A report by Andrew Dumont from the Federal Reserve Board examines how states are using the Low Income Housing Tax Credit (LIHTC) program to help rural communities with their affordable housing needs as other federal housing resources for rural housing have declined. Some states appear to allocate more than a fair share of LIHTCs to non-metro areas, while other states appear to allocate less than a fair share.
A variety of federal programs reduce the cost of rental housing for low-income households in rural communities. USDA Rural Development (RD) has a range of programs that provide loans, rental assistance, and subsidies that enable low-income residents to afford their rent. The largest RD program is Section 515, a low-interest loan program that has resulted in the construction of over 533,000 affordable rental units since its inception in 1963. Current funding for the program is at a historic low, and virtually no new units have been produced by the program since 2011.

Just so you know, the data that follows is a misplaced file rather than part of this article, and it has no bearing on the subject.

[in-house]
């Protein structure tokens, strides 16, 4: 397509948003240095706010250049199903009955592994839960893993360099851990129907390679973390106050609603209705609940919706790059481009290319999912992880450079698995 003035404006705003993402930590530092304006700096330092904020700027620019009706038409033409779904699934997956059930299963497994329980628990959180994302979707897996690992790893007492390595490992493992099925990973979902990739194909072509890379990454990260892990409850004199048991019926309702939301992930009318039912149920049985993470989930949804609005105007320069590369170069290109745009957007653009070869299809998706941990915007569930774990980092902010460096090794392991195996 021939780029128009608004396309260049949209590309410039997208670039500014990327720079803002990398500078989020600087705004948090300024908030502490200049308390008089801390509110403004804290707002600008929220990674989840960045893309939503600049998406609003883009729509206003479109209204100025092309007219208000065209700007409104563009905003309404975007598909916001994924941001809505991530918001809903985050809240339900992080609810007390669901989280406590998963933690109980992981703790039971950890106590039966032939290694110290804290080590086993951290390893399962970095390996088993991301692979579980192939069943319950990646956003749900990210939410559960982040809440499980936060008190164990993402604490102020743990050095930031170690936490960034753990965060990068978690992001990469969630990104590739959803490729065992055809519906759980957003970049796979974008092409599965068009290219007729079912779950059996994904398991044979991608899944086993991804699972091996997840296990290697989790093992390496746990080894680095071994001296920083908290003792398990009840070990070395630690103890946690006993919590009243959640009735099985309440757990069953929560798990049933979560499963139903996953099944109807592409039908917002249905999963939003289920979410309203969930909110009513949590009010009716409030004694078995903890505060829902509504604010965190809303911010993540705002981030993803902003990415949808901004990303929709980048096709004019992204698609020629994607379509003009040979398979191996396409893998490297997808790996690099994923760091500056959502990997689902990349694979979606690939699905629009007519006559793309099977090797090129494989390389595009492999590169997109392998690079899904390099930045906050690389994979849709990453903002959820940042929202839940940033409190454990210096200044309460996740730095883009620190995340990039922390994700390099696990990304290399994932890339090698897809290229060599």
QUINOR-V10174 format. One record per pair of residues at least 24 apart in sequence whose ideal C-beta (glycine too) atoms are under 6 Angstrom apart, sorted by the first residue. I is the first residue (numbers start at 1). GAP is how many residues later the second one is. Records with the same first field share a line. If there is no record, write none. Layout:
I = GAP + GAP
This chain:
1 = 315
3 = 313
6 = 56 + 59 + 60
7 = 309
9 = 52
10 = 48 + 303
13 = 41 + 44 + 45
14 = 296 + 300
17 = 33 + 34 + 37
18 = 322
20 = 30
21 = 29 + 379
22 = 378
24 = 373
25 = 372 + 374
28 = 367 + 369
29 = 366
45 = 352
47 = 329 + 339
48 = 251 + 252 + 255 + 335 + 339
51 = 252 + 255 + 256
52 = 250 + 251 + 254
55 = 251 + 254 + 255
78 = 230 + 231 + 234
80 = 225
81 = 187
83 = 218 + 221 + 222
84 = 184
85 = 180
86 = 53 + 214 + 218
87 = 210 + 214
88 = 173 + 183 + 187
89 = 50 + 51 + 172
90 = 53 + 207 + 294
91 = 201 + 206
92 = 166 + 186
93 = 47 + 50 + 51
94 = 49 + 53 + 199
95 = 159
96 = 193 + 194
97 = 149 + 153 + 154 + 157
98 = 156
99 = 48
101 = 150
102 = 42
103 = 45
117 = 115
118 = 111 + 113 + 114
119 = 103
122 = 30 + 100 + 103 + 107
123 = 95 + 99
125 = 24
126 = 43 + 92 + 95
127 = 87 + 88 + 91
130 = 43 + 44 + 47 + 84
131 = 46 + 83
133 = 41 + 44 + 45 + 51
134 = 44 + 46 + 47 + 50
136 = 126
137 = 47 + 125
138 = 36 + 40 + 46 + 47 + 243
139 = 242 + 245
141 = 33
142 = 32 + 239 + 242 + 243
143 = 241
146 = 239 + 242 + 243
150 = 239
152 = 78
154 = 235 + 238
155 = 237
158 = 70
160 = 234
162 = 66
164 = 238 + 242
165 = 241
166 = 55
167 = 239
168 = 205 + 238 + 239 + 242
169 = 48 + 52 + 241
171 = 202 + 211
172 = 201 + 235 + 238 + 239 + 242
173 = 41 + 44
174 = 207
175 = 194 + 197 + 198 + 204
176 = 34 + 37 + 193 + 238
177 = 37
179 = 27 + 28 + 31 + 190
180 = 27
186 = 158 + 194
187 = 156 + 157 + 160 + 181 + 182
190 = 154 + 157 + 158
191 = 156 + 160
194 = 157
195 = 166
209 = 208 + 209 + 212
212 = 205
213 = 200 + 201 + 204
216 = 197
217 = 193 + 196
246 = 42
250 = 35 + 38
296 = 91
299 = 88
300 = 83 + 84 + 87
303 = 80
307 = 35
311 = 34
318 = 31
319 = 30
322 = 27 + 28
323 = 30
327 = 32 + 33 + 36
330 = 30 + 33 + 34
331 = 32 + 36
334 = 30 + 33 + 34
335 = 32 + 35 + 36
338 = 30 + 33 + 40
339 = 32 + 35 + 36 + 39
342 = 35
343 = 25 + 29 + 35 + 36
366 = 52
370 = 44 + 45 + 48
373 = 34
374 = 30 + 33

The LIHTC program was one of the few affordable rental housing production or preservation programs whose funding increased during the years covered in the report. Between 2005 and 2014, the LIHTC program supported nearly 10,000 additional low-income units in rural communities each year. The author determined whether rural communities received their fair share of LIHTC projects by comparing the share of each state’s cost-burdened renters who live in non-metro areas to its share of LIHTC units that are located in non-metro areas. Looking at LIHTC units placed in service between 2010 and 2014, nine states appeared to allocate significantly less than a fair share of LIHTCs to non-metro areas. Twelve states appeared to allocate significantly more than a fair share of LIHTCs to non-metro areas.
The author reviewed state Qualified Allocation Plans (QAPs) used to set the criteria by which tax credits are awarded and interviewed industry stakeholders to identify how QAP criteria may influence the use of LIHTC in rural communities. Rural-minimum set-asides, separate geographic pools, and points for rural or smaller-scale projects can have a positive impact on the use of LIHTC in rural communities. Points for proximity to amenities, on-site amenities, and on-site services, however, may have a negative impact because rural properties tend to be further from amenities than urban properties and the smaller size of rural properties makes it more difficult to provide on-site services.
Rural Affordable Rental Housing: Quantifying Need, Reviewing Recent Federal Support, and Assessing the Use of Low Income Housing Tax Credits in Rural Areas is available at: https://bit.ly/2DK8eI1